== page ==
Connecting for conservation: turtle power at Reef HQ

Connectivity can play an important role in helping to conserve the world’s flora and fauna. Here, we explore how it’s helping turtles in the Great Barrier Reef.

When you think about what the internet is used for, chances are the first thing to cross your mind won’t be beaming videos of sick and injured turtles to students across Australia and the world.

But that’s exactly what Reef HQ Great Barrier Reef Aquarium is doing with the help of services over the nbn™ broadband access network.

Craig McGrogan, Senior Education Officer at Reef HQ, leads the education charge at the popular Townsville tourist attraction that also houses Queensland’s only Turtle Hospital.

Reef HQ Great Barrier Reef Aquarium in Townsville, Queensland, home to the Turtle Hospital.

And it’s in this hospital that some of the benefits of connectivity are regularly demonstrated as students from near and far are brought (virtually) into the world of the aquarist team.

We recently visited McGrogan at Reef HQ to discover how services over the nbn™ access network are helping the world’s largest living coral reef aquarium with their conservation efforts…

Thanks for having us here at the Reef HQ Turtle Hospital – what’s it all about?

McGrogan: Reef HQ Aquarium opened in 1987 and, in the first 20 years, there was a lot of ad hoc turtle husbandry that was conducted, as and when necessary. It was identified that a dedicated turtle husbandry facility was appropriate and since 2008, we’ve had the facility where I’m standing open to receive sick and injured marine turtles that are found in the local area.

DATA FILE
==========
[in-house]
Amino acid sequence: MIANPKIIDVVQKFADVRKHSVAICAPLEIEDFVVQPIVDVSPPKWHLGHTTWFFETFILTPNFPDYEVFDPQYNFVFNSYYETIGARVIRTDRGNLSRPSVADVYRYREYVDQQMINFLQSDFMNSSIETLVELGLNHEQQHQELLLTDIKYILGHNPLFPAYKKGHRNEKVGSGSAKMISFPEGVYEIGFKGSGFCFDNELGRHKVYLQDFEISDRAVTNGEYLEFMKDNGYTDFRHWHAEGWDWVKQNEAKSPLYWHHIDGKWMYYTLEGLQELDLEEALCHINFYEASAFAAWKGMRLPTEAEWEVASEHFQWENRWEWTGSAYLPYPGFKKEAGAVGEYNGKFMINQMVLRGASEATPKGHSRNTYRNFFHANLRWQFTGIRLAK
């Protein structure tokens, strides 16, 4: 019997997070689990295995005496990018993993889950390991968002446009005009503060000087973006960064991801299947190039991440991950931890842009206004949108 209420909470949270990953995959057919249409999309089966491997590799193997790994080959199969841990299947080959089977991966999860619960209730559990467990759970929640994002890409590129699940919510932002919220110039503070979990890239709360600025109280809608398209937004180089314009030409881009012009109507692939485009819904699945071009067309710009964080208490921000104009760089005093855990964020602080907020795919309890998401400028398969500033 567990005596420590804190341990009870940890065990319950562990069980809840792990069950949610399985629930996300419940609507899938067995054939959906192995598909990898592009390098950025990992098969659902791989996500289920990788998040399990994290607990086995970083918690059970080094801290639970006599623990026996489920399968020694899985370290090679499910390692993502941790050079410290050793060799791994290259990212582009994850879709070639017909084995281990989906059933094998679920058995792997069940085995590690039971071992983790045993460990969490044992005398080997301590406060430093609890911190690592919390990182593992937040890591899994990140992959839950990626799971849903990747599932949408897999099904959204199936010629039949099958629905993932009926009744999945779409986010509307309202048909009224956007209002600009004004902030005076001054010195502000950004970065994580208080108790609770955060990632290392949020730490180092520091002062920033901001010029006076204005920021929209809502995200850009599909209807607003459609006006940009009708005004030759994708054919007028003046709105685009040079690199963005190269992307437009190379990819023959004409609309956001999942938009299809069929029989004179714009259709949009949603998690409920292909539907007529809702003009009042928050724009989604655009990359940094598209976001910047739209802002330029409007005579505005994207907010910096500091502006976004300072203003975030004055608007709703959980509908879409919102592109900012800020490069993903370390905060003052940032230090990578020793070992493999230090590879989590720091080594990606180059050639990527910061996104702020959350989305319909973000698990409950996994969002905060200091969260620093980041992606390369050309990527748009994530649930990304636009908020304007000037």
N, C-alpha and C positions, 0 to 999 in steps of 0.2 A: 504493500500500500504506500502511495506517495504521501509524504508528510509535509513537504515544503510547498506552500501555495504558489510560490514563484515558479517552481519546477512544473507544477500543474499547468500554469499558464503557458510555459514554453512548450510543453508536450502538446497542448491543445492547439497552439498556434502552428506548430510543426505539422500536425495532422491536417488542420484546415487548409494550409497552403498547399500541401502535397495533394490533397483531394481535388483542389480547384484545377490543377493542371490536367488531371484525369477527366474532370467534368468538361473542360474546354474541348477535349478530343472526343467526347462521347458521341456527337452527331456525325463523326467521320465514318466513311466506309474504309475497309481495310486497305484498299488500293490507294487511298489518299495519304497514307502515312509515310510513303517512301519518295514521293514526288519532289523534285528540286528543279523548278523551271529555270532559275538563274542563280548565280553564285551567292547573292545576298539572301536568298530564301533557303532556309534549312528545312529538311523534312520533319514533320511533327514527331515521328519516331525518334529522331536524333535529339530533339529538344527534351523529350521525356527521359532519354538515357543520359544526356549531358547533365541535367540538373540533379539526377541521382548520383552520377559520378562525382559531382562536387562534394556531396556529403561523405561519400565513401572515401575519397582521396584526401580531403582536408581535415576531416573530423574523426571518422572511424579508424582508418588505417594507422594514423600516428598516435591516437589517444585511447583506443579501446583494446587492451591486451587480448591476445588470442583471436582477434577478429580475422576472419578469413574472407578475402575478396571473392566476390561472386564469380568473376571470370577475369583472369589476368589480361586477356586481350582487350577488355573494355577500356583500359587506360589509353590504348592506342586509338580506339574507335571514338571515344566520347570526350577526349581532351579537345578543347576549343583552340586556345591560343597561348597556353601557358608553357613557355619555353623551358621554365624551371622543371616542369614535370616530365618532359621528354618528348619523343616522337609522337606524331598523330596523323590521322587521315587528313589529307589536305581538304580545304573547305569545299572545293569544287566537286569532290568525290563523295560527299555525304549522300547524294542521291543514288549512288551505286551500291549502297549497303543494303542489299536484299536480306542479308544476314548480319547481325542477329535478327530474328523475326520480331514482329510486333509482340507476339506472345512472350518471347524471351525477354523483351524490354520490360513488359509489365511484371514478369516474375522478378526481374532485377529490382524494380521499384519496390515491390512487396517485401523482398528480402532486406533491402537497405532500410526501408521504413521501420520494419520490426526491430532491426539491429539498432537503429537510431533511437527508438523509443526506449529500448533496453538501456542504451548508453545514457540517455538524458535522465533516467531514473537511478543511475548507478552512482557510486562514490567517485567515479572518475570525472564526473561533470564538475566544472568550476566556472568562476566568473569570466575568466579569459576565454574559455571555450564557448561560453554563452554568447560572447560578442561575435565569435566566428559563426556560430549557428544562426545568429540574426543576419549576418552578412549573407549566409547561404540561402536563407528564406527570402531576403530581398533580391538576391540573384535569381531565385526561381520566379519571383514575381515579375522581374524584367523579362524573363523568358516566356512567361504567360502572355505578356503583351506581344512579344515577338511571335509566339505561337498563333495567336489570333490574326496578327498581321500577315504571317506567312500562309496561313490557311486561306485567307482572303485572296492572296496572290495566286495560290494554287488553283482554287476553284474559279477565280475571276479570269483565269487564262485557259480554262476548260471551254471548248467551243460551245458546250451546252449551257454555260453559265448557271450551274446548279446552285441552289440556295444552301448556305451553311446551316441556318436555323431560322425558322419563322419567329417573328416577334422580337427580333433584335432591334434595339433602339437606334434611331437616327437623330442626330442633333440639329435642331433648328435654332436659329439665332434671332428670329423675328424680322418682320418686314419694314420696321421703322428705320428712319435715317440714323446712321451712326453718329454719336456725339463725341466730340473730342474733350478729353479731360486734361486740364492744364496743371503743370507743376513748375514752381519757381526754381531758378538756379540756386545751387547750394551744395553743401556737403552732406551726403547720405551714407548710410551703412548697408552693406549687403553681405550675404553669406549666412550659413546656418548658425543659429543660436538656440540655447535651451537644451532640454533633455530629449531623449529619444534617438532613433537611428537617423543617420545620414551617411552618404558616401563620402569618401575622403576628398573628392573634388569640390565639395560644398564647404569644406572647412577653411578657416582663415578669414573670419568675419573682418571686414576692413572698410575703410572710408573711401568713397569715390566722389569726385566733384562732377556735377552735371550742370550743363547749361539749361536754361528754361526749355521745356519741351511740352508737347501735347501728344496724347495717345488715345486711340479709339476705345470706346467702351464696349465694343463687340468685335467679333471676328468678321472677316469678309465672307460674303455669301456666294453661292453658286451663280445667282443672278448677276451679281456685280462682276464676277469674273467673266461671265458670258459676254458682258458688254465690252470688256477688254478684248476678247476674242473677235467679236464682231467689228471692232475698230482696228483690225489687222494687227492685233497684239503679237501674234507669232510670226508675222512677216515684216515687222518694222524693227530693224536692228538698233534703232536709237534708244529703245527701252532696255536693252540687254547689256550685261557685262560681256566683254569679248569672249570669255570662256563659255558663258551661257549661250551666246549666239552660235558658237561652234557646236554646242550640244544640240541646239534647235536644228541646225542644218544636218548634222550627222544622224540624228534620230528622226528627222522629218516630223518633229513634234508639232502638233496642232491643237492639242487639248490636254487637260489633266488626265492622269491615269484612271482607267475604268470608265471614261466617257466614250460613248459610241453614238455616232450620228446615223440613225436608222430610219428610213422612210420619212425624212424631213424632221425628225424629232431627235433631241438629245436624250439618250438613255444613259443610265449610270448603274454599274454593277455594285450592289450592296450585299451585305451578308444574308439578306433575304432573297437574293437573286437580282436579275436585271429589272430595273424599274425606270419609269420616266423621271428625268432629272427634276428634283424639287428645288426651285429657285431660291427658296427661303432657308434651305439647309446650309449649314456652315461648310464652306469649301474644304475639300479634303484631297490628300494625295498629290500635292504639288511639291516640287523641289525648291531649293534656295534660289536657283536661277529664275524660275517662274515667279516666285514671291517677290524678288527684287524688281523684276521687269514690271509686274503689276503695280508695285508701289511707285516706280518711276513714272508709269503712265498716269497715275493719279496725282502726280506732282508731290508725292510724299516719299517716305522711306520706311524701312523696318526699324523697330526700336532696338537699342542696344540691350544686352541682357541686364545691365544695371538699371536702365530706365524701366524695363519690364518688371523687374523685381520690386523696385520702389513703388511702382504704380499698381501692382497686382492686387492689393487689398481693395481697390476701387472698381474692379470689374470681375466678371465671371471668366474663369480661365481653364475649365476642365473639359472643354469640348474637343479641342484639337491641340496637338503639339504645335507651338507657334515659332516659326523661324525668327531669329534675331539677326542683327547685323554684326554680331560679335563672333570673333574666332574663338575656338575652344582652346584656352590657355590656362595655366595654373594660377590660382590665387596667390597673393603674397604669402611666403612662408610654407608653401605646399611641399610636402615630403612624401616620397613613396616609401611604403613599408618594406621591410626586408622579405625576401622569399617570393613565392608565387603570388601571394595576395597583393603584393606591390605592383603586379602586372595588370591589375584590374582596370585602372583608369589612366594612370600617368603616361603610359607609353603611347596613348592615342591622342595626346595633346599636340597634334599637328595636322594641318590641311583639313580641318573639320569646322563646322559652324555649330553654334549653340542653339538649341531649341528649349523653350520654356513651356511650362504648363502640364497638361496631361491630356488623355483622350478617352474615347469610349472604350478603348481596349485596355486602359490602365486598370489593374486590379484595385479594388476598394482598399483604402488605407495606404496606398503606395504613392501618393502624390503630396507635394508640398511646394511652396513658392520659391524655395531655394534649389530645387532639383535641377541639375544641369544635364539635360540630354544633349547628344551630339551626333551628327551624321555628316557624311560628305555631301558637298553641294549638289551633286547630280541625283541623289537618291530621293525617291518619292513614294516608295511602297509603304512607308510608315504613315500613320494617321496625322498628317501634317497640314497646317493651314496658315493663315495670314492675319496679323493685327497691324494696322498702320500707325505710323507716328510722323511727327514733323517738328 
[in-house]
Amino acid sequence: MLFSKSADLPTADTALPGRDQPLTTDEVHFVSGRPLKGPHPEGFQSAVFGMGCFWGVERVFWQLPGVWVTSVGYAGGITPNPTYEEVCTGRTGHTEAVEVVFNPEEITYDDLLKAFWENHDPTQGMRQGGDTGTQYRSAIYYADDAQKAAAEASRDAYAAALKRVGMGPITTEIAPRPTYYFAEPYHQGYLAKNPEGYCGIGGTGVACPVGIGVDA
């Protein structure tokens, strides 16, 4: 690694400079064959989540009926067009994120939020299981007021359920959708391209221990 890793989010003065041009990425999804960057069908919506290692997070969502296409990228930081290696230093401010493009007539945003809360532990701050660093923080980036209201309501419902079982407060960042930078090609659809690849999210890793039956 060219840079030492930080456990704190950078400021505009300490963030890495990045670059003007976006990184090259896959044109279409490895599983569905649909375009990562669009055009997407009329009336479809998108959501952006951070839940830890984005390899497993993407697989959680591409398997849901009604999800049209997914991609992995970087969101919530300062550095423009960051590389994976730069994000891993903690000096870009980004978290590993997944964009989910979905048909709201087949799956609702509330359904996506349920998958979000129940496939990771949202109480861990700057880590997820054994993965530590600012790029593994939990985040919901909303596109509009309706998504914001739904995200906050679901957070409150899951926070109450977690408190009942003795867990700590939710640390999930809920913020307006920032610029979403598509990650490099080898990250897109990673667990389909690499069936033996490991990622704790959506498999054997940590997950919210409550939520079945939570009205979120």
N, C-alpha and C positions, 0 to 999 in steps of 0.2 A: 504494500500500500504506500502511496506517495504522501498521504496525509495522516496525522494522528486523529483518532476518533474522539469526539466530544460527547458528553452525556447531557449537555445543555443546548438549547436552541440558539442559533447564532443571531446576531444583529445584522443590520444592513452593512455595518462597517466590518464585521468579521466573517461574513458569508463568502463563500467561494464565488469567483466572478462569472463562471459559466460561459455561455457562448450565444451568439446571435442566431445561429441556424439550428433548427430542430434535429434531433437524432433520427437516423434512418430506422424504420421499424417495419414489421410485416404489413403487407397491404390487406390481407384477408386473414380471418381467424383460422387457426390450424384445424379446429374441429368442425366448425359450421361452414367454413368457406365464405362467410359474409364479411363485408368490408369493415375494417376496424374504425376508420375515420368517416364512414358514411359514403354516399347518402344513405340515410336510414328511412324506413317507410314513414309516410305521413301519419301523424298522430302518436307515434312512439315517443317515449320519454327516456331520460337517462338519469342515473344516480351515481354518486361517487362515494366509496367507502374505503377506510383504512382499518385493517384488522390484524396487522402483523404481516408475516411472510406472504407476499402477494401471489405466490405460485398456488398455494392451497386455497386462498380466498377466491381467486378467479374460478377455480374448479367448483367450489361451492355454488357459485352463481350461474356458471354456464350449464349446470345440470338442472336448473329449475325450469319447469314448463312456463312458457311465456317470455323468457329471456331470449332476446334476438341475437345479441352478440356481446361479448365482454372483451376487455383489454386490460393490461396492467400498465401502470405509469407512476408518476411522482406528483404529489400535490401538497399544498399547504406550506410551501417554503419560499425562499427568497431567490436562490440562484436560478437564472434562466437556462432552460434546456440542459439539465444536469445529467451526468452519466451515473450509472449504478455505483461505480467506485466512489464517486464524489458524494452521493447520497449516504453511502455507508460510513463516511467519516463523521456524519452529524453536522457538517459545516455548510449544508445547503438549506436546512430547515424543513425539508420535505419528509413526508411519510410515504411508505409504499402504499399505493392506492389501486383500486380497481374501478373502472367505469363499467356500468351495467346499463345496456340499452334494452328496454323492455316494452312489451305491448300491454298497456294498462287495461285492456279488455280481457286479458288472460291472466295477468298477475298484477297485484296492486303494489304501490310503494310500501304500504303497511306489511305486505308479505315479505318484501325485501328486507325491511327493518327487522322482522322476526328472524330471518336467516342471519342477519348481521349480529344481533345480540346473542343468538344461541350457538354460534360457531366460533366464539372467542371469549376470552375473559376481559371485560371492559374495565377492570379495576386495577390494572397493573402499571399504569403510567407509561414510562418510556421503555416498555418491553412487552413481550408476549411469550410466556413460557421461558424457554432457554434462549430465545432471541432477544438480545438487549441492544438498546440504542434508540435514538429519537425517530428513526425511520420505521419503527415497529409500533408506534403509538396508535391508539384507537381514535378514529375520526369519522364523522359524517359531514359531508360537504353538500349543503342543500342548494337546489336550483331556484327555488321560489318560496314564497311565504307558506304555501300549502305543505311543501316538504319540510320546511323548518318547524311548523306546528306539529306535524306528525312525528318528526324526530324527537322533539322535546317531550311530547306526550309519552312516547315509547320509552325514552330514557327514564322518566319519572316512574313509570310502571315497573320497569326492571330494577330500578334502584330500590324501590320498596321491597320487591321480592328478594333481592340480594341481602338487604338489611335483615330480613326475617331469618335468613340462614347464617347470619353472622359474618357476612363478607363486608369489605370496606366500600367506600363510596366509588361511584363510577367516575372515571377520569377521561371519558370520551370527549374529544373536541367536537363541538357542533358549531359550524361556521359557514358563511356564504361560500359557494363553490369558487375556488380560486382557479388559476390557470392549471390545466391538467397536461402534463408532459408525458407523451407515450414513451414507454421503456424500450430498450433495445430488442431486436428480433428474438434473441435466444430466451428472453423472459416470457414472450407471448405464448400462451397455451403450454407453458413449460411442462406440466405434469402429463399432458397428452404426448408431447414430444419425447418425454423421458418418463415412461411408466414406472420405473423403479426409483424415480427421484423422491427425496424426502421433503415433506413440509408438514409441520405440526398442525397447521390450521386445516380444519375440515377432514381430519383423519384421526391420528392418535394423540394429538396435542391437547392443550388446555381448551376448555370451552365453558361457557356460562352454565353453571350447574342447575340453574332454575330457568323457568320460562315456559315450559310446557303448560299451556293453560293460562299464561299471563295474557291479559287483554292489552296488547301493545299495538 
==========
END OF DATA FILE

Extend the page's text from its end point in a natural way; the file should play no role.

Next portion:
You’re also the National Education Centre for the Great Barrier Reef Marine Park Authority – can you tell us more about that?

A previous chair of the Marine Park Authority thought it would be appropriate to develop an educational centre to give anybody, regardless of their physical ability or the time available to them, [the chance] to come and have a look at aspects of life on the Great Barrier Reef.

So, it was the brainchild of Dr Graeme Kelleher, and opened back in 1987 as that opportunity for all to come and appreciate life on the Great Barrier Reef. And, more importantly, learn how precious and delicate that ecosystem is, and the ways in which we are all able to contribute to looking after it.

The Great Barrier Reef (Getty Images).

What’s your role here, and what does a typical day look like?

As Senior Education Officer at Reef HQ Great Barrier Reef Aquarium, I have a very varied role. I assist with the diving activities at the aquarium. I assist with tour groups – whether they’re school-aged groups that are visiting, or whether they’re independent travelling groups, coach groups that come in for a short tour of the aquarium. But I guess the most rewarding aspect, I find in my day-to-day activities, is where I can engage with people, whether it’s around Australia or internationally, through our digital outreach education program, which is our video conferencing.